I have one very simple mission. I want to show people music. Music they've never heard before. I know how much music means to me and I know that I am always looking for new music that I love. I created this blog in the hopes that perhaps I could help other people discover new music as easily as they possibly can. There are few things I love more than learning that I've helped someone discover music, and I love discussing music even more. If I have helped you discover something, feel free to let me know, I'd love to hear about it. And most importantly, if you read these reviews and, somehow, enjoy them, thank you.

If you would like to submit music to me to review, message me with a link to your music and I will review it. Please only send me music that is from the current year, as I prefer to stick to one year.







"Music is a higher revelation than all wisdom and philosophy. It is the electric soil in which the soul lives, thinks and invents."
-Ludwig Van Beethoven

 

"Noise vs. Beauty" - Bassnectar
3/5. When I approach an EDM album, I don’t expect the world. It’s dance music, there’s no denying that and it’s not attempting to be anything else. But even so, EDM can be done well, it can be interesting to listen to even if you’re not dancing half-drunk in some dark club. Unfortunately, Bassnectar’s album is not particularly interesting. It drags a little long and while I’m sure the music would be great to dance to (much of it would actually), it’s not especially interesting to listen to. It’s not bad, but it’s not really good either, it’s just average. It’d probably sound a lot better in a club somewhere then in my car.

"Noise vs. Beauty" - Bassnectar

3/5. When I approach an EDM album, I don’t expect the world. It’s dance music, there’s no denying that and it’s not attempting to be anything else. But even so, EDM can be done well, it can be interesting to listen to even if you’re not dancing half-drunk in some dark club. Unfortunately, Bassnectar’s album is not particularly interesting. It drags a little long and while I’m sure the music would be great to dance to (much of it would actually), it’s not especially interesting to listen to. It’s not bad, but it’s not really good either, it’s just average. It’d probably sound a lot better in a club somewhere then in my car.

"These Days…" - Ab-Soul
3/5. When the people featured on an album outshine the person who made the album, you know there’s a problem. Ab-Soul has a lineup of heavy-hitters featured on this album, from Kendrick Lamar to Action Bronson to Danny Brown, there’s a lot of big names on here, and in their own right, they do pretty well (especially Kendrick), but Ab-Soul is just ok. The songs that are just him are decent but nothing particularly special. The production is good, but generally the album drags a little goes on a little long, especially the last track, clocking in at 22 minutes and featuring probably 12 minutes worth of just people talking in a studio. It’s interesting, but not 12-minutes interesting. It’s an average album with some great features.

"These Days…" - Ab-Soul

3/5. When the people featured on an album outshine the person who made the album, you know there’s a problem. Ab-Soul has a lineup of heavy-hitters featured on this album, from Kendrick Lamar to Action Bronson to Danny Brown, there’s a lot of big names on here, and in their own right, they do pretty well (especially Kendrick), but Ab-Soul is just ok. The songs that are just him are decent but nothing particularly special. The production is good, but generally the album drags a little goes on a little long, especially the last track, clocking in at 22 minutes and featuring probably 12 minutes worth of just people talking in a studio. It’s interesting, but not 12-minutes interesting. It’s an average album with some great features.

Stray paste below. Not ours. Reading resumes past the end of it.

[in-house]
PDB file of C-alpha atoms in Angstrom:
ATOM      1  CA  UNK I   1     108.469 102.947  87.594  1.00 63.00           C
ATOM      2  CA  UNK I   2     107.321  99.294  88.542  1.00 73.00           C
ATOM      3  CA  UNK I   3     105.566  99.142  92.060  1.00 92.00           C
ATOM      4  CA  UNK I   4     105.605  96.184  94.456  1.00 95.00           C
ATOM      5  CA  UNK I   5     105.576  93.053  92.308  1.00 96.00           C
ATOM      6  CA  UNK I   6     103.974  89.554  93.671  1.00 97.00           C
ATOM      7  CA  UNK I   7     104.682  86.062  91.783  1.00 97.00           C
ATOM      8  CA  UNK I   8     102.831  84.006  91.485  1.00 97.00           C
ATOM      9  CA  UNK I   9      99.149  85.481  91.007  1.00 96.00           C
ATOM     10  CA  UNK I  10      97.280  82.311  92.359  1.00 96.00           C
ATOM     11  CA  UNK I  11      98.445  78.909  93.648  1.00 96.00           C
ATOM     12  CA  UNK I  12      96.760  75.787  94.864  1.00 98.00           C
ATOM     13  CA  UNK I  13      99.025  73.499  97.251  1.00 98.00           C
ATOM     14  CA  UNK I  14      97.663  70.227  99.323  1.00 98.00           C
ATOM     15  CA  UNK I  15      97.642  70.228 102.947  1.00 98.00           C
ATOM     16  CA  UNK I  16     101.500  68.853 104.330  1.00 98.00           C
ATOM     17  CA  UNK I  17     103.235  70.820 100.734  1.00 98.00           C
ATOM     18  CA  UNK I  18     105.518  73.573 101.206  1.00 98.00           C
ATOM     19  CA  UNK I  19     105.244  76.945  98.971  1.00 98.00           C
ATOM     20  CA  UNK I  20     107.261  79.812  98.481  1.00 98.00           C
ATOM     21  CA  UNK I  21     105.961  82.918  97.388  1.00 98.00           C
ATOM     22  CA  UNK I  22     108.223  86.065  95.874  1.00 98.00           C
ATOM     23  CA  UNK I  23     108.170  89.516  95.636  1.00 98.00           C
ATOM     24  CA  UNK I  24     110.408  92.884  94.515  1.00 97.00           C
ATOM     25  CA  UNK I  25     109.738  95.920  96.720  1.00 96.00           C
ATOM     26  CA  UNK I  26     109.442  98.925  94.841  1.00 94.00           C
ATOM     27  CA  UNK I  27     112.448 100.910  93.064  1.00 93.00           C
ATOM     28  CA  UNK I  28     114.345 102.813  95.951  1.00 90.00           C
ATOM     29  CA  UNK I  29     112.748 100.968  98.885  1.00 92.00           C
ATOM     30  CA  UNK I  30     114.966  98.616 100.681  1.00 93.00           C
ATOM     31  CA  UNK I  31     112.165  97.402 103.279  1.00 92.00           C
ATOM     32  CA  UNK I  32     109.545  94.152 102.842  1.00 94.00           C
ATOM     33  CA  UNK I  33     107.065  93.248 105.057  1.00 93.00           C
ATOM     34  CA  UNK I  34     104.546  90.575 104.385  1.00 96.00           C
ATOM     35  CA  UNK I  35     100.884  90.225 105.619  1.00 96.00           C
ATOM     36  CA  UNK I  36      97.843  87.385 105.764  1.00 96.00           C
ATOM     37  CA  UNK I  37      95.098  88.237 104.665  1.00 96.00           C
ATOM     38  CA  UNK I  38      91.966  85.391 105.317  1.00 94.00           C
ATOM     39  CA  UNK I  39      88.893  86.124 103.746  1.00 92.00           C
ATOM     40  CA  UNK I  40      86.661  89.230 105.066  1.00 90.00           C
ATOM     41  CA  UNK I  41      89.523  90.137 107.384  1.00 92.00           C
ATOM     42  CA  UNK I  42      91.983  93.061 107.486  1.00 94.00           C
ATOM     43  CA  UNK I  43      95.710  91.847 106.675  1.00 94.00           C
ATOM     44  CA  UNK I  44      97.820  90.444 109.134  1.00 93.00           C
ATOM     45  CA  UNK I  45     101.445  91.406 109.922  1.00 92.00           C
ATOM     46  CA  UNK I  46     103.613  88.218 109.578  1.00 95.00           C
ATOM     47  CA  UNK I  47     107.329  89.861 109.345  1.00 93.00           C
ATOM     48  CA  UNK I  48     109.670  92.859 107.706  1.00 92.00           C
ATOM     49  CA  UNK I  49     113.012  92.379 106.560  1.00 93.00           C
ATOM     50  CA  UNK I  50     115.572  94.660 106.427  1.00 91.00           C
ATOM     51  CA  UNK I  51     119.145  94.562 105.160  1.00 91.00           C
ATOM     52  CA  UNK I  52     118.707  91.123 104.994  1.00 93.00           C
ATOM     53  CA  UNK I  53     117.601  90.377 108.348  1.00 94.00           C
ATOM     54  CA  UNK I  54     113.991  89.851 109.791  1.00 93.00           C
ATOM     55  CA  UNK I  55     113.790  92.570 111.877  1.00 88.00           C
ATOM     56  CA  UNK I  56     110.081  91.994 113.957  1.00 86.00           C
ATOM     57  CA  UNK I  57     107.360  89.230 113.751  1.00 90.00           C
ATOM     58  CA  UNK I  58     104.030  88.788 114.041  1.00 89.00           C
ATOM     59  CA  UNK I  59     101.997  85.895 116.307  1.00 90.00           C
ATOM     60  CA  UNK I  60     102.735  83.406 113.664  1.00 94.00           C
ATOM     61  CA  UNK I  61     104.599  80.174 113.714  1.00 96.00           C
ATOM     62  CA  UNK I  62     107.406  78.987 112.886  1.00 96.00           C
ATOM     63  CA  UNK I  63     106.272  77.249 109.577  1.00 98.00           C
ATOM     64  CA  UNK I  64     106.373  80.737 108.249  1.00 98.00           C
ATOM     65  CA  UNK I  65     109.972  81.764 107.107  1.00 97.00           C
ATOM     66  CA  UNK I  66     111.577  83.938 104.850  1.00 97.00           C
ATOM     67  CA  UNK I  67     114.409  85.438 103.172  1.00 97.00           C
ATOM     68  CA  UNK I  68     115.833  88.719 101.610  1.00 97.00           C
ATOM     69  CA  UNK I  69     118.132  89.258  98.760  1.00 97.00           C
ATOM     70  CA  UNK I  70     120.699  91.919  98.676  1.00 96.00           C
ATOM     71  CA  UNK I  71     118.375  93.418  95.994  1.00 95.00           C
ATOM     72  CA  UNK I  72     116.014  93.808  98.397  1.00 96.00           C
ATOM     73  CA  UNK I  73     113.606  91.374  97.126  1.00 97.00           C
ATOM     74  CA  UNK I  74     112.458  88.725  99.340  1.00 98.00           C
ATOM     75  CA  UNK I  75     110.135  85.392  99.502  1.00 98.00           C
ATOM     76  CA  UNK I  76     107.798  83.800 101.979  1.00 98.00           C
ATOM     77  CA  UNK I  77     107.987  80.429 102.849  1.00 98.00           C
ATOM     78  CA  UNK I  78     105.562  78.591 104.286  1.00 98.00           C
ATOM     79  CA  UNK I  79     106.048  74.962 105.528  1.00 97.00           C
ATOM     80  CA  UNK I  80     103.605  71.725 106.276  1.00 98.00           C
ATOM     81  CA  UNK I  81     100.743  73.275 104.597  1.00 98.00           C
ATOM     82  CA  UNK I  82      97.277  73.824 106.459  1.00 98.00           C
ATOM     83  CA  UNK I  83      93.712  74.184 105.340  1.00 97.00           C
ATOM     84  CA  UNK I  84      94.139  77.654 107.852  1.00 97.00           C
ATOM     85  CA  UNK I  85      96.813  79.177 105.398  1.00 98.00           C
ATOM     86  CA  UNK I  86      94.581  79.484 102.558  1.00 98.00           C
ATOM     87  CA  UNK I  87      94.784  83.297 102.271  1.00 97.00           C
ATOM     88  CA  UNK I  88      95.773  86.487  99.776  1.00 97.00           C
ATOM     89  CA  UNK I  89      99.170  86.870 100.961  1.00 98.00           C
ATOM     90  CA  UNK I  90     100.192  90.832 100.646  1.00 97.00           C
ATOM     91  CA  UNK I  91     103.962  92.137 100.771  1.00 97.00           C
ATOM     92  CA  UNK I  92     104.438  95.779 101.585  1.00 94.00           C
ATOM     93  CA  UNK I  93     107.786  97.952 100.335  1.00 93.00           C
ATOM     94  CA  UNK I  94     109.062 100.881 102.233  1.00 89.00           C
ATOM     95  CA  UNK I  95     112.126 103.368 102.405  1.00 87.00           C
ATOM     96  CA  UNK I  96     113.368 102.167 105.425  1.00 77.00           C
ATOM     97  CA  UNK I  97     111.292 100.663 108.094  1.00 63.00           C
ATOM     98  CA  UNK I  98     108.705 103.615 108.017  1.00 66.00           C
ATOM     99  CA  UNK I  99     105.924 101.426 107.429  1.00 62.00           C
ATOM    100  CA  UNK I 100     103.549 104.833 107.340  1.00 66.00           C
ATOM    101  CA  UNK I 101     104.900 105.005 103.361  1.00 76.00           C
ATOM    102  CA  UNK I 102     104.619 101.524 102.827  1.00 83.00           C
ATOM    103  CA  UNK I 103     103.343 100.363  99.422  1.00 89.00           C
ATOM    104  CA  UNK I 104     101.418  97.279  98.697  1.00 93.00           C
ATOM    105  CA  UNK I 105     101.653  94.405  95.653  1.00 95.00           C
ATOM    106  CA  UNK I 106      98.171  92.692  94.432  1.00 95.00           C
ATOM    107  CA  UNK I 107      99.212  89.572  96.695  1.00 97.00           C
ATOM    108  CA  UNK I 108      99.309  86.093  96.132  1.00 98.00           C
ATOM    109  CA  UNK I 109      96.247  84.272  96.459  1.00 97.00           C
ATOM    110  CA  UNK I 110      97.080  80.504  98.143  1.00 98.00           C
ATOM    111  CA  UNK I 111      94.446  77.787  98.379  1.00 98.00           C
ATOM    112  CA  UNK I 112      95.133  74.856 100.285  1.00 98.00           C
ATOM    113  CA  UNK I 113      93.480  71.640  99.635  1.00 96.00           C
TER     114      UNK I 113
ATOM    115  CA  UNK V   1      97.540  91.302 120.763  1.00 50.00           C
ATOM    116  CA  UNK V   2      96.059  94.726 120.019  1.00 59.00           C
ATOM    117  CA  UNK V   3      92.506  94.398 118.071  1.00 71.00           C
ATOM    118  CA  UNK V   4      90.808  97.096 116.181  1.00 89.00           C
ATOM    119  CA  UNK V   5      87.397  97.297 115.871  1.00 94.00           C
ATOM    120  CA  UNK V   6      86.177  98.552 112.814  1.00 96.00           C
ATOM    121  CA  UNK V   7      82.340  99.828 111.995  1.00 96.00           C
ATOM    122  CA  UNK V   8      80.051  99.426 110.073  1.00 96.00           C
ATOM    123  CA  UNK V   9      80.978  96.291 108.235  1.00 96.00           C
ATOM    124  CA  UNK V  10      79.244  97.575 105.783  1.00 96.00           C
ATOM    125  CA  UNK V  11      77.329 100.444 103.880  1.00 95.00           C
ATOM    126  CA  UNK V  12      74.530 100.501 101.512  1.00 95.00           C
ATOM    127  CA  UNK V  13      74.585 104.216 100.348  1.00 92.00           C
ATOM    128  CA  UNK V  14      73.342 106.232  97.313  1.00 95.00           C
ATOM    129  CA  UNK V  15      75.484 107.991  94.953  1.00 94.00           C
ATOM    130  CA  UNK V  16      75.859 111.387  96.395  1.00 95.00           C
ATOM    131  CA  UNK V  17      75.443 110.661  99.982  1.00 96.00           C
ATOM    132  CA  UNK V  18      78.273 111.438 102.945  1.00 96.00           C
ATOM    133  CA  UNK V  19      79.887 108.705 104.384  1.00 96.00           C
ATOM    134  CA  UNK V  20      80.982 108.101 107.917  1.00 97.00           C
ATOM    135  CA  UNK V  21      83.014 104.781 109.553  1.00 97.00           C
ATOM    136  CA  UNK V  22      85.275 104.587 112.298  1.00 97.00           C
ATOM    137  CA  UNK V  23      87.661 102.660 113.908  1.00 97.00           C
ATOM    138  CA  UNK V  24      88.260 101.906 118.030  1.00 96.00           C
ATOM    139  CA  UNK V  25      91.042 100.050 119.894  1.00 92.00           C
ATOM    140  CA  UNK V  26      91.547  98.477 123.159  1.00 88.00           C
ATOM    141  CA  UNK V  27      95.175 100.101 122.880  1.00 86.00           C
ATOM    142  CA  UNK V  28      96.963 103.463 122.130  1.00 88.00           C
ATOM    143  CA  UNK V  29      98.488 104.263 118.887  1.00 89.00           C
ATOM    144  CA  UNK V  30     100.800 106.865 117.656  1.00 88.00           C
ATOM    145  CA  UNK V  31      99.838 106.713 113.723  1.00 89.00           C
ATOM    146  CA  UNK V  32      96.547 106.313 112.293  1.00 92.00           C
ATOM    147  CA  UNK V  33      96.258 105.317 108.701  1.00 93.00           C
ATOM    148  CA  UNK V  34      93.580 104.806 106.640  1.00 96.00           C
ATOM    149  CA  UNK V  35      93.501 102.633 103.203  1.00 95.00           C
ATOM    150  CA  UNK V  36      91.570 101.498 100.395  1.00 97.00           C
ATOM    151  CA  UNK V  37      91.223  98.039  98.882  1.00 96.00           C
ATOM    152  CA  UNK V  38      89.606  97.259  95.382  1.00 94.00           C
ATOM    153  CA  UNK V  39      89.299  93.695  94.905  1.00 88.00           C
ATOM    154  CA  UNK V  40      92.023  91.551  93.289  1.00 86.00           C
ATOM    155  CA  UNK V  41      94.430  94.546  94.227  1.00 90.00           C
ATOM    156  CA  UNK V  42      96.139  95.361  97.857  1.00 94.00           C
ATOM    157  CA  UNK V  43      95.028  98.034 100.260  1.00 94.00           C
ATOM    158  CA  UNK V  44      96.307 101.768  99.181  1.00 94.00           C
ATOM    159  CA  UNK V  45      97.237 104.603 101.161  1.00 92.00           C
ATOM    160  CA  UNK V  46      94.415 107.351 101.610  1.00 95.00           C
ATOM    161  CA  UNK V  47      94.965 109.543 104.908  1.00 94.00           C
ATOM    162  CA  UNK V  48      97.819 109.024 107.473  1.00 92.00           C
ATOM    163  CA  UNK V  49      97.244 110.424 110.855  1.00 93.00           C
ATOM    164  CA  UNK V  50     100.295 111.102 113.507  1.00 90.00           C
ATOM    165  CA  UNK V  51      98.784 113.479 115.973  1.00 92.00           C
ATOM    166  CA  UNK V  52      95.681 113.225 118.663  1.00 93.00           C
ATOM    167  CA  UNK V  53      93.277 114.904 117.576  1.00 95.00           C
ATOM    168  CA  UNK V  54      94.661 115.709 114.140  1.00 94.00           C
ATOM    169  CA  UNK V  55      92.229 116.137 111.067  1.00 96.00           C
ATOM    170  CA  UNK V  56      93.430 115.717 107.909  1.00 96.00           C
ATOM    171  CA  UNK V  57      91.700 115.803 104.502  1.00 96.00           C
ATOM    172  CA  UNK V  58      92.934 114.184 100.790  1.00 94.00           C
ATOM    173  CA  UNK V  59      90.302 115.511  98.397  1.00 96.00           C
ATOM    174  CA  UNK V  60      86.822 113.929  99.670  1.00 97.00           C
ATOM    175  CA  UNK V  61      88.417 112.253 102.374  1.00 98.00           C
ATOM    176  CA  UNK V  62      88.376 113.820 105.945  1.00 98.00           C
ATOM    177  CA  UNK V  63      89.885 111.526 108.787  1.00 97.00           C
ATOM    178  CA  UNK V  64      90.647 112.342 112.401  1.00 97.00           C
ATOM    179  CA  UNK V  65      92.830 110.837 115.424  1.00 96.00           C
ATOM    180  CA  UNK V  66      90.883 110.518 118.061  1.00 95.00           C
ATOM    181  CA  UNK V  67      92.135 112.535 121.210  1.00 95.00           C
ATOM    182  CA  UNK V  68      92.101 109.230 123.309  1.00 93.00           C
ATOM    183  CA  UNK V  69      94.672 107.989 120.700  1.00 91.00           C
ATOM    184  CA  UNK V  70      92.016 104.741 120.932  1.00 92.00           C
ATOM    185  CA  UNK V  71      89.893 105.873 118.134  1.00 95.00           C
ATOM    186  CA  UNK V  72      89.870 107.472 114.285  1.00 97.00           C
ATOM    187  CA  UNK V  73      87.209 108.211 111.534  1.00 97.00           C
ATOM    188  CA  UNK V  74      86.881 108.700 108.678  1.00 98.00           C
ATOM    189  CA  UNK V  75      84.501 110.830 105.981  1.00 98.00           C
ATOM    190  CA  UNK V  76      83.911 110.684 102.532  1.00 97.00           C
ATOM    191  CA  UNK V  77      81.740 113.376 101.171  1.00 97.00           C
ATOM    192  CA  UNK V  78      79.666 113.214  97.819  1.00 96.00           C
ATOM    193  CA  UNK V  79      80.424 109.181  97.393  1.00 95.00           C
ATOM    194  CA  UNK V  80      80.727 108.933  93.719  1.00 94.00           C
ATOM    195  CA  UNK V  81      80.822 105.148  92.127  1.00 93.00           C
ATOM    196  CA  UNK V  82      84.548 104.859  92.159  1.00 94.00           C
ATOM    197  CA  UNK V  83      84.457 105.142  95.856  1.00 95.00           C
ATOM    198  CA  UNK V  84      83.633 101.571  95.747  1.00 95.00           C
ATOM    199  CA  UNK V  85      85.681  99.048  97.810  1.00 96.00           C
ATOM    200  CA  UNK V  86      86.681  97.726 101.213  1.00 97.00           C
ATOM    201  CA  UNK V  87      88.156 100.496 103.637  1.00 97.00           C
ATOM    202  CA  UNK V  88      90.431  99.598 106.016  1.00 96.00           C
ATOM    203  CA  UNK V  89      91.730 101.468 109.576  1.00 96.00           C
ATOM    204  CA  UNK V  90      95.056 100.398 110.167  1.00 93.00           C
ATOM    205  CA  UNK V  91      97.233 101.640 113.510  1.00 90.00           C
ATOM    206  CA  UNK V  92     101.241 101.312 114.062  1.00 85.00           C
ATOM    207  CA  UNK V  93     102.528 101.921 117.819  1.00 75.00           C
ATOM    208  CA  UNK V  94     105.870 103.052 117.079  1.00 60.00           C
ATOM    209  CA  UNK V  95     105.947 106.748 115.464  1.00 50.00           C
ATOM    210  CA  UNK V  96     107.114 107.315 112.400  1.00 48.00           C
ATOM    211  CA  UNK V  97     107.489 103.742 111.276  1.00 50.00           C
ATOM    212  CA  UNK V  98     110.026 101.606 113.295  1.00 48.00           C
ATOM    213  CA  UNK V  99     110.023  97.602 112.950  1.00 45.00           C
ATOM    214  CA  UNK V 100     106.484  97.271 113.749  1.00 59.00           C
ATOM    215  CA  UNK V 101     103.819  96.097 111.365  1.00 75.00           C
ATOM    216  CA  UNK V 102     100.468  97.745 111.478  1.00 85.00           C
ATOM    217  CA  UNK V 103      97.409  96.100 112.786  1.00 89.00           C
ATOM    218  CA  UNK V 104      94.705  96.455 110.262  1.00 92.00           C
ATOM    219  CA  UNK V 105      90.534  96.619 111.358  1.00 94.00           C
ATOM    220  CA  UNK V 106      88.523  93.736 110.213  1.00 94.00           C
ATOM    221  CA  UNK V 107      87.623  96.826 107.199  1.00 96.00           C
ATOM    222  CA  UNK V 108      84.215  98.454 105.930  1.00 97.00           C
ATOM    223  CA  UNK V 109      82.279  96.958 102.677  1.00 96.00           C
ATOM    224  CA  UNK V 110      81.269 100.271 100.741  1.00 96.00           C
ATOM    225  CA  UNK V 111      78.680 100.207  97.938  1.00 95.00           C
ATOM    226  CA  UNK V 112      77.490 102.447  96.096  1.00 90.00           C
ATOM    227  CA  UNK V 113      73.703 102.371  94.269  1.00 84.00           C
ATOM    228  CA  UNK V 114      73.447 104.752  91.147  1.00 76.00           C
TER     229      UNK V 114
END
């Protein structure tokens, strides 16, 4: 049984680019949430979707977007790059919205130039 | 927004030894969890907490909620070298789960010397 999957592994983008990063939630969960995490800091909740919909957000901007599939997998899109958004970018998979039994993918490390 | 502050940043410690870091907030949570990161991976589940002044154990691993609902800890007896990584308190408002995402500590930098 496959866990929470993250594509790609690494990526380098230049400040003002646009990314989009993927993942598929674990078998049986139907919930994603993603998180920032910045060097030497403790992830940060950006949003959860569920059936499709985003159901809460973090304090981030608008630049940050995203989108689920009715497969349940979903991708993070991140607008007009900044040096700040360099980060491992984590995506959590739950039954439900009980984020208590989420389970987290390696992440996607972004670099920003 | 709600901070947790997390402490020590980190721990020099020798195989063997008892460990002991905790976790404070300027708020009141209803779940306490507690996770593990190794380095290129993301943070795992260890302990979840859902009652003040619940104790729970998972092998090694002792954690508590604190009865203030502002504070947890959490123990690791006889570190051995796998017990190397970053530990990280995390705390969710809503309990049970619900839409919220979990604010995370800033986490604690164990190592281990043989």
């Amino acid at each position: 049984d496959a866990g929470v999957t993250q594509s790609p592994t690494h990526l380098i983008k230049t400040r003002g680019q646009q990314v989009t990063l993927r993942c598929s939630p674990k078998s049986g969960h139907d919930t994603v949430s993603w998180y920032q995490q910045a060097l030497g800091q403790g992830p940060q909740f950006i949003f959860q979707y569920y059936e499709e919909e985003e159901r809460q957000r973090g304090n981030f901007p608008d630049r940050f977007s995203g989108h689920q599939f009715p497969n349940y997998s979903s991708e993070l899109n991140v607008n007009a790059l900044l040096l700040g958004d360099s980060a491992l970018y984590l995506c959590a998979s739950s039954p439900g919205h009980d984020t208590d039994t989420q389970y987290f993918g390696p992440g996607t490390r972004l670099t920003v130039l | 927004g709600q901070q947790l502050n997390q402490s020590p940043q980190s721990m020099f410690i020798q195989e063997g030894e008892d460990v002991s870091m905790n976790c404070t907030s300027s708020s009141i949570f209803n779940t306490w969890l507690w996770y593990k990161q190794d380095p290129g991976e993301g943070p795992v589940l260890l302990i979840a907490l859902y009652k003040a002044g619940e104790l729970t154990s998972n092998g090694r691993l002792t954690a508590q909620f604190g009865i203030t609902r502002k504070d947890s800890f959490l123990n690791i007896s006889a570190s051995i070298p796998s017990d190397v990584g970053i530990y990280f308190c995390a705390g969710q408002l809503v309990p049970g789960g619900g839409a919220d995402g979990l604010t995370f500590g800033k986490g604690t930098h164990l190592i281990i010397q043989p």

"Sea When Absent" - A Sunny Day In Glasgow
4/5. Somewhere between shoegaze and dream pop is where A Sunny Day In Glasgow falls. It’s not all fuzzy guitars and ethereal keys, there’s a bigger focus on vocals, and perhaps the thing that makes this album unique is the use of guitar. There’s some almost Jack White-like guitar moments here, where the guitar goes away from the fuzz and gets a little more rough (especially on “Crushin”). It’s interesting and A Sunny Day In Glasgow create a really enjoyable atmosphere on this album. It’s worth checking out. Highlights include: “Crushin”, “The Body, It Bends” and “MTLOV (Minor Keys)”.

"Sea When Absent" - A Sunny Day In Glasgow

4/5. Somewhere between shoegaze and dream pop is where A Sunny Day In Glasgow falls. It’s not all fuzzy guitars and ethereal keys, there’s a bigger focus on vocals, and perhaps the thing that makes this album unique is the use of guitar. There’s some almost Jack White-like guitar moments here, where the guitar goes away from the fuzz and gets a little more rough (especially on “Crushin”). It’s interesting and A Sunny Day In Glasgow create a really enjoyable atmosphere on this album. It’s worth checking out. Highlights include: “Crushin”, “The Body, It Bends” and “MTLOV (Minor Keys)”.

"Great Western Valkyrie" - Rival Sons
3.5/5. Similar to their last album, Rival Sons’ most recent album, “Great Western Valkyrie” has a really cool sound that goes nowhere. Rival Sons play their own brand of blues rock, a pretty heavy version of it, and they execute it pretty well. Unfortunately though, their music tends to stagnate, it suffers from all sounding fairly the same. Outside of tempo changes, this doesn’t sound like anything new, it doesn’t sound like it has a specific identity, it just sounds generic at times. It’s not a bad album, it has some good moments, but overall it’s just above average. Highlights include: “Good Things” and “Secret”.